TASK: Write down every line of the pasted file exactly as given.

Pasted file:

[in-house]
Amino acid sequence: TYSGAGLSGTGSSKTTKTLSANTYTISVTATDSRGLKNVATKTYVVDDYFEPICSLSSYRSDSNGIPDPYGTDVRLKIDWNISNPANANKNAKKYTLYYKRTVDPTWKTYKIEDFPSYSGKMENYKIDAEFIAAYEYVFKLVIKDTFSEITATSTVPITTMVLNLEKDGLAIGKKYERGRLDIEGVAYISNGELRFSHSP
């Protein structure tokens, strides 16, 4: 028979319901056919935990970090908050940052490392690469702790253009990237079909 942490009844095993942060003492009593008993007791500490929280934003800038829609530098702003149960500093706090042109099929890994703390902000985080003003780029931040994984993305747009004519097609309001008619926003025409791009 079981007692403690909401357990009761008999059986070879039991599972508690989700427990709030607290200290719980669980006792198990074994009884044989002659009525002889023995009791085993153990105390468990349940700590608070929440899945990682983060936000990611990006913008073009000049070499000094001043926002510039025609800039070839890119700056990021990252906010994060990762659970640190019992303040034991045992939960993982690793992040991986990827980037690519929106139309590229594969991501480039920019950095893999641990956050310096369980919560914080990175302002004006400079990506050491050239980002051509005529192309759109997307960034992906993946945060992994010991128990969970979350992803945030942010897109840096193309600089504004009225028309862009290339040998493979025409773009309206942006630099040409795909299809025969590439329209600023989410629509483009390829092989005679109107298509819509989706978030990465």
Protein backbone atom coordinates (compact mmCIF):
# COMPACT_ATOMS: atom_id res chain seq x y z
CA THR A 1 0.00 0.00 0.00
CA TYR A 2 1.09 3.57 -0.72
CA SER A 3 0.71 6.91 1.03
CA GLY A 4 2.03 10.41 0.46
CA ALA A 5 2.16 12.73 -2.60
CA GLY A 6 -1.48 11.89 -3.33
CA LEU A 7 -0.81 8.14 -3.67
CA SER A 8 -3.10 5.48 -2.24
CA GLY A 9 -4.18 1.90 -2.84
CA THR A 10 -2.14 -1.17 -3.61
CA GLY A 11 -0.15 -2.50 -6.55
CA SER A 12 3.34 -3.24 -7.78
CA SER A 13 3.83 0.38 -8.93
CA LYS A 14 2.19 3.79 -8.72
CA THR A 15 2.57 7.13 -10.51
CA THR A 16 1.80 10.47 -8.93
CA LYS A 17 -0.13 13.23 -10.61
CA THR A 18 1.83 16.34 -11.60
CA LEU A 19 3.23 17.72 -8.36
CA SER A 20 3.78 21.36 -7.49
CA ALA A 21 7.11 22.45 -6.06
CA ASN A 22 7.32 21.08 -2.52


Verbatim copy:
[in-house]
Amino acid sequence: TYSGAGLSGTGSSKTTKTLSANTYTISVTATDSRGLKNVATKTYVVDDYFEPICSLSSYRSDSNGIPDPYGTDVRLKIDWNISNPANANKNAKKYTLYYKRTVDPTWKTYKIEDFPSYSGKMENYKIDAEFIAAYEYVFKLVIKDTFSEITATSTVPITTMVLNLEKDGLAIGKKYERGRLDIEGVAYISNGELRFSHSP
């Protein structure tokens, strides 16, 4: 028979319901056919935990970090908050940052490392690469702790253009990237079909 942490009844095993942060003492009593008993007791500490929280934003800038829609530098702003149960500093706090042109099929890994703390902000985080003003780029931040994984993305747009004519097609309001008619926003025409791009 079981007692403690909401357990009761008999059986070879039991599972508690989700427990709030607290200290719980669980006792198990074994009884044989002659009525002889023995009791085993153990105390468990349940700590608070929440899945990682983060936000990611990006913008073009000049070499000094001043926002510039025609800039070839890119700056990021990252906010994060990762659970640190019992303040034991045992939960993982690793992040991986990827980037690519929106139309590229594969991501480039920019950095893999641990956050310096369980919560914080990175302002004006400079990506050491050239980002051509005529192309759109997307960034992906993946945060992994010991128990969970979350992803945030942010897109840096193309600089504004009225028309862009290339040998493979025409773009309206942006630099040409795909299809025969590439329209600023989410629509483009390829092989005679109107298509819509989706978030990465």
Protein backbone atom coordinates (compact mmCIF):
# COMPACT_ATOMS: atom_id res chain seq x y z
CA THR A 1 0.00 0.00 0.00
CA TYR A 2 1.09 3.57 -0.72
CA SER A 3 0.71 6.91 1.03
CA GLY A 4 2.03 10.41 0.46
CA ALA A 5 2.16 12.73 -2.60
CA GLY A 6 -1.48 11.89 -3.33
CA LEU A 7 -0.81 8.14 -3.67
CA SER A 8 -3.10 5.48 -2.24
CA GLY A 9 -4.18 1.90 -2.84
CA THR A 10 -2.14 -1.17 -3.61
CA GLY A 11 -0.15 -2.50 -6.55
CA SER A 12 3.34 -3.24 -7.78
CA SER A 13 3.83 0.38 -8.93
CA LYS A 14 2.19 3.79 -8.72
CA THR A 15 2.57 7.13 -10.51
CA THR A 16 1.80 10.47 -8.93
CA LYS A 17 -0.13 13.23 -10.61
CA THR A 18 1.83 16.34 -11.60
CA LEU A 19 3.23 17.72 -8.36
CA SER A 20 3.78 21.36 -7.49
CA ALA A 21 7.11 22.45 -6.06
CA ASN A 22 7.32 21.08 -2.52